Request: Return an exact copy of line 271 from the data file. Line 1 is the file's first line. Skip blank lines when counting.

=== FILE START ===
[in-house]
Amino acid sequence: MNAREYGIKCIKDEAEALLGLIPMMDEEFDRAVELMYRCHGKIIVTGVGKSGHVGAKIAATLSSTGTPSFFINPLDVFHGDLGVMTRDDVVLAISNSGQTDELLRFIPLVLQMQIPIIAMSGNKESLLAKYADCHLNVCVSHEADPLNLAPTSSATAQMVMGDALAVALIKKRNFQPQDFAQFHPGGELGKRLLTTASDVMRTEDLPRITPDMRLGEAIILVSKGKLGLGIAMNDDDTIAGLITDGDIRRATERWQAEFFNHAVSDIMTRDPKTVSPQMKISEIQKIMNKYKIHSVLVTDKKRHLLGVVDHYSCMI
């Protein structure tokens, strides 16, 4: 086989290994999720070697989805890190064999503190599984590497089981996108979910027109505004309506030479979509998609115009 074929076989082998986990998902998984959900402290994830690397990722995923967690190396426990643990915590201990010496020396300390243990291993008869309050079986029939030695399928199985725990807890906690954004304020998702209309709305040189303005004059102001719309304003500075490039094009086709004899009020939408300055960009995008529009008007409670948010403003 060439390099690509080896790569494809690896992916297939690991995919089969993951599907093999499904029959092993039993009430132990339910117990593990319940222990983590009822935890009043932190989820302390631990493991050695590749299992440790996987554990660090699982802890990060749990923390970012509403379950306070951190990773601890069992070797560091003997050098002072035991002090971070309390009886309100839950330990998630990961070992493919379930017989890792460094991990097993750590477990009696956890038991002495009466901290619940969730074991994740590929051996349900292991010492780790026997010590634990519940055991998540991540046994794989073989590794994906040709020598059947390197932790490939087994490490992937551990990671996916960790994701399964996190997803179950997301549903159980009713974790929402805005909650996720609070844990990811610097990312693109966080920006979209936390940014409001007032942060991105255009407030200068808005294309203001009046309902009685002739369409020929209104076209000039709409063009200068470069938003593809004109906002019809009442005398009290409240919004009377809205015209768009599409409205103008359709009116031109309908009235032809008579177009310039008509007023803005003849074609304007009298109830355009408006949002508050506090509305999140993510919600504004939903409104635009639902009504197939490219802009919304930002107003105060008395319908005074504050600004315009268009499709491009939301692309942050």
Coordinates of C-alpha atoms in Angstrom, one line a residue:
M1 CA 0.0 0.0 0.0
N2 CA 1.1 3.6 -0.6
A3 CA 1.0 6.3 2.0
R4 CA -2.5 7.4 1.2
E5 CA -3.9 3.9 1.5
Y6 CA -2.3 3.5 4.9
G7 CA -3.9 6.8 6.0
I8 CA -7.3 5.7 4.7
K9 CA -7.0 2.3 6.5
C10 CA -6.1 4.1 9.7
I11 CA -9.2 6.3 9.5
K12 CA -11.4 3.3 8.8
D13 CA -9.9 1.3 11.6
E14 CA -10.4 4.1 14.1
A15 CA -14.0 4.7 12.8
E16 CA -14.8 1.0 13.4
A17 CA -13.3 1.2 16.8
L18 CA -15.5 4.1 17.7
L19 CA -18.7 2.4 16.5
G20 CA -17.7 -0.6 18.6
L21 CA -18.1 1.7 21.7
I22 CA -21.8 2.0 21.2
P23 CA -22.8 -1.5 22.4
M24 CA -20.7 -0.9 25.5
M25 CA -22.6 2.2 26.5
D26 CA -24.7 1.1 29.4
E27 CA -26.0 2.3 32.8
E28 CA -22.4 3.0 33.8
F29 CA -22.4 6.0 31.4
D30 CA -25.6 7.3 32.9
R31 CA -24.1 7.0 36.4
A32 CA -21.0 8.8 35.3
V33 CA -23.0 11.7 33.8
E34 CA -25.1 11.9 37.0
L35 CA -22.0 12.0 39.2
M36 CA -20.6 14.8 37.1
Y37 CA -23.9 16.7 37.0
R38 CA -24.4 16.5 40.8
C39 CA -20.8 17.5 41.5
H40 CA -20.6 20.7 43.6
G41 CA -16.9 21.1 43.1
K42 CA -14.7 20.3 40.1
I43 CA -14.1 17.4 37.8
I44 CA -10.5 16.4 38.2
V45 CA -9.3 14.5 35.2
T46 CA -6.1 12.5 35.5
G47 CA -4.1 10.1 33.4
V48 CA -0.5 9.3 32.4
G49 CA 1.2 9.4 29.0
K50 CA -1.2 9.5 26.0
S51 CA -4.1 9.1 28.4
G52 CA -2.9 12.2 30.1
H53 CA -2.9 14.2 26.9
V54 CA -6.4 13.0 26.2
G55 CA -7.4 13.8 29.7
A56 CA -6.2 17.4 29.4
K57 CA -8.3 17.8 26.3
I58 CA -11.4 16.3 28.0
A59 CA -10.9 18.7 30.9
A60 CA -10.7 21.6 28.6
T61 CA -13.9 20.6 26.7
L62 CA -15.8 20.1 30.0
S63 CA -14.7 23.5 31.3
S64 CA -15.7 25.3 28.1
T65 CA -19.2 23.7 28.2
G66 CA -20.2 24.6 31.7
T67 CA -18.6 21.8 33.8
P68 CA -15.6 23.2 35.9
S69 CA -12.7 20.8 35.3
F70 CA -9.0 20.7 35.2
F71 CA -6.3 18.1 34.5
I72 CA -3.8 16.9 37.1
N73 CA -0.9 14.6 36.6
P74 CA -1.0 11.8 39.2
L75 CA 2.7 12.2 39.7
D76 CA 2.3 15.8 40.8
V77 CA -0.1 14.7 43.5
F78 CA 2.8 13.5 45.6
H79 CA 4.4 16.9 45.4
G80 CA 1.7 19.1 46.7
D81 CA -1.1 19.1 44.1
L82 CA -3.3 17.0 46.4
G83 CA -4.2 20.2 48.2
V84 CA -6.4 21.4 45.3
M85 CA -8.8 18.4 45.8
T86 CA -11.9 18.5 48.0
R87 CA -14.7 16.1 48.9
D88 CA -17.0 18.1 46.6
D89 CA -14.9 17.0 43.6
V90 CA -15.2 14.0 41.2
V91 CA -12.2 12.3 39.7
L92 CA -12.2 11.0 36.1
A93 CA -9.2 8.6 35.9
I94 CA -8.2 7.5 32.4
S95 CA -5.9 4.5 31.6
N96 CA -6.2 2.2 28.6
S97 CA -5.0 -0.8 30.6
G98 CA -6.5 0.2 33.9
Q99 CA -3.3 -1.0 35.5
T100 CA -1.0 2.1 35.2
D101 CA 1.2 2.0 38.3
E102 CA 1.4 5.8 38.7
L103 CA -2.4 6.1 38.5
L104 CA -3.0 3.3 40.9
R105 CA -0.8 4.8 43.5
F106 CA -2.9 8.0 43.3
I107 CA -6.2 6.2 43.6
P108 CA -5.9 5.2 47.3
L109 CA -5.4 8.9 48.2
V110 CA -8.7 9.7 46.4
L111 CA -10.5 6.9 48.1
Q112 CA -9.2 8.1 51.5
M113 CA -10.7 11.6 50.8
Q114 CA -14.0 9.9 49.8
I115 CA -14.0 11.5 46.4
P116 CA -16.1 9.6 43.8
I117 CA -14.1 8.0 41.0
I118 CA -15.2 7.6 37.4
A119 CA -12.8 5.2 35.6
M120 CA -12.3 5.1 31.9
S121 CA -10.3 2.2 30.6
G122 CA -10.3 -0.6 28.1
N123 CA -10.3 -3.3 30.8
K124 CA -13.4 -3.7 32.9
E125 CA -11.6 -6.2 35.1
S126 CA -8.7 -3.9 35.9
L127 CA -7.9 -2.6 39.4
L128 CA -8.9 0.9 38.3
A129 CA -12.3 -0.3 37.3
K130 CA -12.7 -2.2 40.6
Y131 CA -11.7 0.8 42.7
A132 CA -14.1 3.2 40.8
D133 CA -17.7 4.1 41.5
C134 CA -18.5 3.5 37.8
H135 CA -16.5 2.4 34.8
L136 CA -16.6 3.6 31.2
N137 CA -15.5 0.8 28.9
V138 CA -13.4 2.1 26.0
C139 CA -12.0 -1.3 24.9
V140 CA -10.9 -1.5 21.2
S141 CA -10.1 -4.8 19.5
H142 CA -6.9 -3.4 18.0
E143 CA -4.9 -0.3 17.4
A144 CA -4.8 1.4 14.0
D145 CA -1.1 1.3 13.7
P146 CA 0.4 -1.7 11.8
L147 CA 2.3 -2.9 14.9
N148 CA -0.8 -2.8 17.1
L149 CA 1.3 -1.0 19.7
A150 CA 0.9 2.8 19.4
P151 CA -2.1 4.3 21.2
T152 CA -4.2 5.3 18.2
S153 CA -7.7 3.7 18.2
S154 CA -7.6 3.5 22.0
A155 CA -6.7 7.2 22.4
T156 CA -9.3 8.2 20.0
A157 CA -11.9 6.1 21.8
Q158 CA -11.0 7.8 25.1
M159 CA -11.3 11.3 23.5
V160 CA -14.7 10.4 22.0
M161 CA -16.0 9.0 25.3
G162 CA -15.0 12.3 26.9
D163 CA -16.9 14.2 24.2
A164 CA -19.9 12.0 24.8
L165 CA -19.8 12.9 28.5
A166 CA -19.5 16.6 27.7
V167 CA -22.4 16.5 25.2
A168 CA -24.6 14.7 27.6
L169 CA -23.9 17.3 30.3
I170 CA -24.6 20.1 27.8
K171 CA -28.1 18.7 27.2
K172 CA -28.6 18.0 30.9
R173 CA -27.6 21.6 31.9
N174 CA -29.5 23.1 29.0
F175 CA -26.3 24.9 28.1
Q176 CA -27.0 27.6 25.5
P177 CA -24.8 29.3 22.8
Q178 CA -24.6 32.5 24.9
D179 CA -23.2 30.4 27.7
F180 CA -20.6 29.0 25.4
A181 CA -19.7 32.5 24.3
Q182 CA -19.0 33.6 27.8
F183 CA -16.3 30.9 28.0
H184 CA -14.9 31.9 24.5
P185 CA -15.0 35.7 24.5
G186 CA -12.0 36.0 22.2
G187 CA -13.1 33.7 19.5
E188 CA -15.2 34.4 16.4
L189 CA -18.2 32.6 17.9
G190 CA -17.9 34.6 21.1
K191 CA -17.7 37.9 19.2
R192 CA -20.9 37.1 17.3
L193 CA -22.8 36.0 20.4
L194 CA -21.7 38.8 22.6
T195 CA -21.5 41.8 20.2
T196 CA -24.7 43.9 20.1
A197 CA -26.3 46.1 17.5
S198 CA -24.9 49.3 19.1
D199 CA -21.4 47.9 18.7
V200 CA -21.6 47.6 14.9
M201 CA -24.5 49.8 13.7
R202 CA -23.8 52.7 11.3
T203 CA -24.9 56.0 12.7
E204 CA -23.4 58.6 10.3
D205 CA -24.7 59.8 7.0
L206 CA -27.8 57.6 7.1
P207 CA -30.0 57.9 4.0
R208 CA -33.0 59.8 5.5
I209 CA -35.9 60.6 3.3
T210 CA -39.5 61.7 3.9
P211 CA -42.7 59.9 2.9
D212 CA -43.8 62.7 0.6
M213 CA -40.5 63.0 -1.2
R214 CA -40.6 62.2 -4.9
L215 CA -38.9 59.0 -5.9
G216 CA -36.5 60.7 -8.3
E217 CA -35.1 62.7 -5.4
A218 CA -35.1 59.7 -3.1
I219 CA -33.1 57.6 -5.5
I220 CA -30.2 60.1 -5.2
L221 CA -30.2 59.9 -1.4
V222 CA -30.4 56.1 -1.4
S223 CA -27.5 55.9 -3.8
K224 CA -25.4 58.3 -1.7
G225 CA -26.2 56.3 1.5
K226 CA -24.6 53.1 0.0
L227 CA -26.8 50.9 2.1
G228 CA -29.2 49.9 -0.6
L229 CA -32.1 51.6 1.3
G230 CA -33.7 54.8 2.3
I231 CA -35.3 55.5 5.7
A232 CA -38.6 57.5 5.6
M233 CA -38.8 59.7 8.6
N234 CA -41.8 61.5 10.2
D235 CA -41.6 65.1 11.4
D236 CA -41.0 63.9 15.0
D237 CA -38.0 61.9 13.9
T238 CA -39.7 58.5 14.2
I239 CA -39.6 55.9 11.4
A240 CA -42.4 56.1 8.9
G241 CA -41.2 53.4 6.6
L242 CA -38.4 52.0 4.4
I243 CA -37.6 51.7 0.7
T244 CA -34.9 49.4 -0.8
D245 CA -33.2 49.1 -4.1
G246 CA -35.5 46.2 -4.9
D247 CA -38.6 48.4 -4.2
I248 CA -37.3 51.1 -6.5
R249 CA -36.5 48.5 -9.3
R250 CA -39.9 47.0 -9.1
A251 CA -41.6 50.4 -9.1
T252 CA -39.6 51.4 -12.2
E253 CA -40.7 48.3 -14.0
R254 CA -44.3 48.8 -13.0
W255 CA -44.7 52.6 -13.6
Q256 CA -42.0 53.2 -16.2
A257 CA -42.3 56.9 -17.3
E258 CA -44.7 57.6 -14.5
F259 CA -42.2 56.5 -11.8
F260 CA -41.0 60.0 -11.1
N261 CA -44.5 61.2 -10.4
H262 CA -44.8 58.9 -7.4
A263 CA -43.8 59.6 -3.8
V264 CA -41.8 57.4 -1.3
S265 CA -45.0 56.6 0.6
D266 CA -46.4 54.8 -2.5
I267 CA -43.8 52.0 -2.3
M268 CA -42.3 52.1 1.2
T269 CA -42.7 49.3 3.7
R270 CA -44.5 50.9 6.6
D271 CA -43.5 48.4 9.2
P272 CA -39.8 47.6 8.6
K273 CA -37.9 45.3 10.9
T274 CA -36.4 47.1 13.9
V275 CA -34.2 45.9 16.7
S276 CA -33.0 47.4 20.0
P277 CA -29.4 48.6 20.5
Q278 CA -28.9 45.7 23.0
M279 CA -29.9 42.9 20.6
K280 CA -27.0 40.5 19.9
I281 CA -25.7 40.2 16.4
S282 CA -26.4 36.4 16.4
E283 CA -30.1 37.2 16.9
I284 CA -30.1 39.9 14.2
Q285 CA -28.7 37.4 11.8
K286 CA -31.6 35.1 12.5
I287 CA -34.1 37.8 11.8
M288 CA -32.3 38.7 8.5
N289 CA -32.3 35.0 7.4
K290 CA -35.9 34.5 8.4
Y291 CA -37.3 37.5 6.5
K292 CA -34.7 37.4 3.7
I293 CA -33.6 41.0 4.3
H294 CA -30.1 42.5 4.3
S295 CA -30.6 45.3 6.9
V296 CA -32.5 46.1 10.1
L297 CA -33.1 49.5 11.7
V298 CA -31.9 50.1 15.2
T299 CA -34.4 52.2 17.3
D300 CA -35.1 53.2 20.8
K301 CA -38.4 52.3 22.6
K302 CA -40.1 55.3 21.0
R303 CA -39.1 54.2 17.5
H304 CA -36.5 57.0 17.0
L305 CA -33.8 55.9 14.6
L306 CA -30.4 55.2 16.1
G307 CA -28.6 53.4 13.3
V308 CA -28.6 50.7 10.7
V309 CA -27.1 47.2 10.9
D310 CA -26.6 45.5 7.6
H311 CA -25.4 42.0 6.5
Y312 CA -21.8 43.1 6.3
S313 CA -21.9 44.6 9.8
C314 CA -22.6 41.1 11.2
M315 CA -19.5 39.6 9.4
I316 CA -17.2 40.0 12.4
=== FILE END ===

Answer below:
I267 CA -43.8 52.0 -2.3